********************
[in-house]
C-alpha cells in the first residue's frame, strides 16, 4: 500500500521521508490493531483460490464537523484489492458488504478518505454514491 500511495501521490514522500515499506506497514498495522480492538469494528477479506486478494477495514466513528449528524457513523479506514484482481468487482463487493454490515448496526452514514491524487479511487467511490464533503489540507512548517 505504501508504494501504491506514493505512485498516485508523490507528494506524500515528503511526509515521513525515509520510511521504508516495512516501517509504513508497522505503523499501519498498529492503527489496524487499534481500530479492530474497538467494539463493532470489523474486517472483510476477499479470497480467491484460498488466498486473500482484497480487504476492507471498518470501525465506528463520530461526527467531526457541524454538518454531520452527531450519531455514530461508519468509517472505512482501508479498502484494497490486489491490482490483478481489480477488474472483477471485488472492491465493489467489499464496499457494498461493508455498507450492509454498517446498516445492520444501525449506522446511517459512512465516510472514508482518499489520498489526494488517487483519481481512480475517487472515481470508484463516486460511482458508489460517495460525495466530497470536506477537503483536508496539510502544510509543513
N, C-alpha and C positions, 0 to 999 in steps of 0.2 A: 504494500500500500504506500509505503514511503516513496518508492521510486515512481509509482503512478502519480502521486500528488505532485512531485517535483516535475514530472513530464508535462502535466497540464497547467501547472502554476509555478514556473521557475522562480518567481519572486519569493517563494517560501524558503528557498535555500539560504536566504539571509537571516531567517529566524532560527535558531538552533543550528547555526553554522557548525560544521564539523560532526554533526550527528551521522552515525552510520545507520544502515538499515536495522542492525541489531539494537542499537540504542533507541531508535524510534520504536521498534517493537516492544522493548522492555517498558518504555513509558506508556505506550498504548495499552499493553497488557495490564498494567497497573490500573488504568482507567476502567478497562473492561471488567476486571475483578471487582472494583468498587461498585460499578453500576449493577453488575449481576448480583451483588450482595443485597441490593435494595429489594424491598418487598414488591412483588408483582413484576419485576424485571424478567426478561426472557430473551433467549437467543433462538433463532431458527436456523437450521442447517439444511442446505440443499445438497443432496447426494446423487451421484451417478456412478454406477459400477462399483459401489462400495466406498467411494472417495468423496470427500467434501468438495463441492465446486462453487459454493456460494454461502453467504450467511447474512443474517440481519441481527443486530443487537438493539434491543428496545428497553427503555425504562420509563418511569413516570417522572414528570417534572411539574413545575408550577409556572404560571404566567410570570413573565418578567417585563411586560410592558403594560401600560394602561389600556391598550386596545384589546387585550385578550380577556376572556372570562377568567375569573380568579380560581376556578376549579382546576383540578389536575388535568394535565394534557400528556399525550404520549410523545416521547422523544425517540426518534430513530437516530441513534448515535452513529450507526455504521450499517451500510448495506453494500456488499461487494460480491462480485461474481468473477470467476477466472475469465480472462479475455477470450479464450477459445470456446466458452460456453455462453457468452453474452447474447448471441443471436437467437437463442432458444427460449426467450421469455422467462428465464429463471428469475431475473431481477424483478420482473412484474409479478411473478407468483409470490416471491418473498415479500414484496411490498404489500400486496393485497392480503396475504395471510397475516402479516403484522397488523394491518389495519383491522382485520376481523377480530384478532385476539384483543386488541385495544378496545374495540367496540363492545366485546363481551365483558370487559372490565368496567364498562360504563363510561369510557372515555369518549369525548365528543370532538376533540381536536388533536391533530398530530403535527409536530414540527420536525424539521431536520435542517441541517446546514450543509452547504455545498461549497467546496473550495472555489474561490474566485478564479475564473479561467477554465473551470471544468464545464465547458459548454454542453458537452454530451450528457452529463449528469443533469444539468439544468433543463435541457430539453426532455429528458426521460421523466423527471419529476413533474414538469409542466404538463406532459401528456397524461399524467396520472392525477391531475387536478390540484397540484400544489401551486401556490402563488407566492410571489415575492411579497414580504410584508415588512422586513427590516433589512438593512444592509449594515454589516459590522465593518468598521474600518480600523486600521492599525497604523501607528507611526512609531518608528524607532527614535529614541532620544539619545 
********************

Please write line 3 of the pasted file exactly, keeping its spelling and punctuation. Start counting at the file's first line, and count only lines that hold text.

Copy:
N, C-alpha and C positions, 0 to 999 in steps of 0.2 A: 504494500500500500504506500509505503514511503516513496518508492521510486515512481509509482503512478502519480502521486500528488505532485512531485517535483516535475514530472513530464508535462502535466497540464497547467501547472502554476509555478514556473521557475522562480518567481519572486519569493517563494517560501524558503528557498535555500539560504536566504539571509537571516531567517529566524532560527535558531538552533543550528547555526553554522557548525560544521564539523560532526554533526550527528551521522552515525552510520545507520544502515538499515536495522542492525541489531539494537542499537540504542533507541531508535524510534520504536521498534517493537516492544522493548522492555517498558518504555513509558506508556505506550498504548495499552499493553497488557495490564498494567497497573490500573488504568482507567476502567478497562473492561471488567476486571475483578471487582472494583468498587461498585460499578453500576449493577453488575449481576448480583451483588450482595443485597441490593435494595429489594424491598418487598414488591412483588408483582413484576419485576424485571424478567426478561426472557430473551433467549437467543433462538433463532431458527436456523437450521442447517439444511442446505440443499445438497443432496447426494446423487451421484451417478456412478454406477459400477462399483459401489462400495466406498467411494472417495468423496470427500467434501468438495463441492465446486462453487459454493456460494454461502453467504450467511447474512443474517440481519441481527443486530443487537438493539434491543428496545428497553427503555425504562420509563418511569413516570417522572414528570417534572411539574413545575408550577409556572404560571404566567410570570413573565418578567417585563411586560410592558403594560401600560394602561389600556391598550386596545384589546387585550385578550380577556376572556372570562377568567375569573380568579380560581376556578376549579382546576383540578389536575388535568394535565394534557400528556399525550404520549410523545416521547422523544425517540426518534430513530437516530441513534448515535452513529450507526455504521450499517451500510448495506453494500456488499461487494460480491462480485461474481468473477470467476477466472475469465480472462479475455477470450479464450477459445470456446466458452460456453455462453457468452453474452447474447448471441443471436437467437437463442432458444427460449426467450421469455422467462428465464429463471428469475431475473431481477424483478420482473412484474409479478411473478407468483409470490416471491418473498415479500414484496411490498404489500400486496393485497392480503396475504395471510397475516402479516403484522397488523394491518389495519383491522382485520376481523377480530384478532385476539384483543386488541385495544378496545374495540367496540363492545366485546363481551365483558370487559372490565368496567364498562360504563363510561369510557372515555369518549369525548365528543370532538376533540381536536388533536391533530398530530403535527409536530414540527420536525424539521431536520435542517441541517446546514450543509452547504455545498461549497467546496473550495472555489474561490474566485478564479475564473479561467477554465473551470471544468464545464465547458459548454454542453458537452454530451450528457452529463449528469443533469444539468439544468433543463435541457430539453426532455429528458426521460421523466423527471419529476413533474414538469409542466404538463406532459401528456397524461399524467396520472392525477391531475387536478390540484397540484400544489401551486401556490402563488407566492410571489415575492411579497414580504410584508415588512422586513427590516433589512438593512444592509449594515454589516459590522465593518468598521474600518480600523486600521492599525497604523501607528507611526512609531518608528524607532527614535529614541532620544539619545 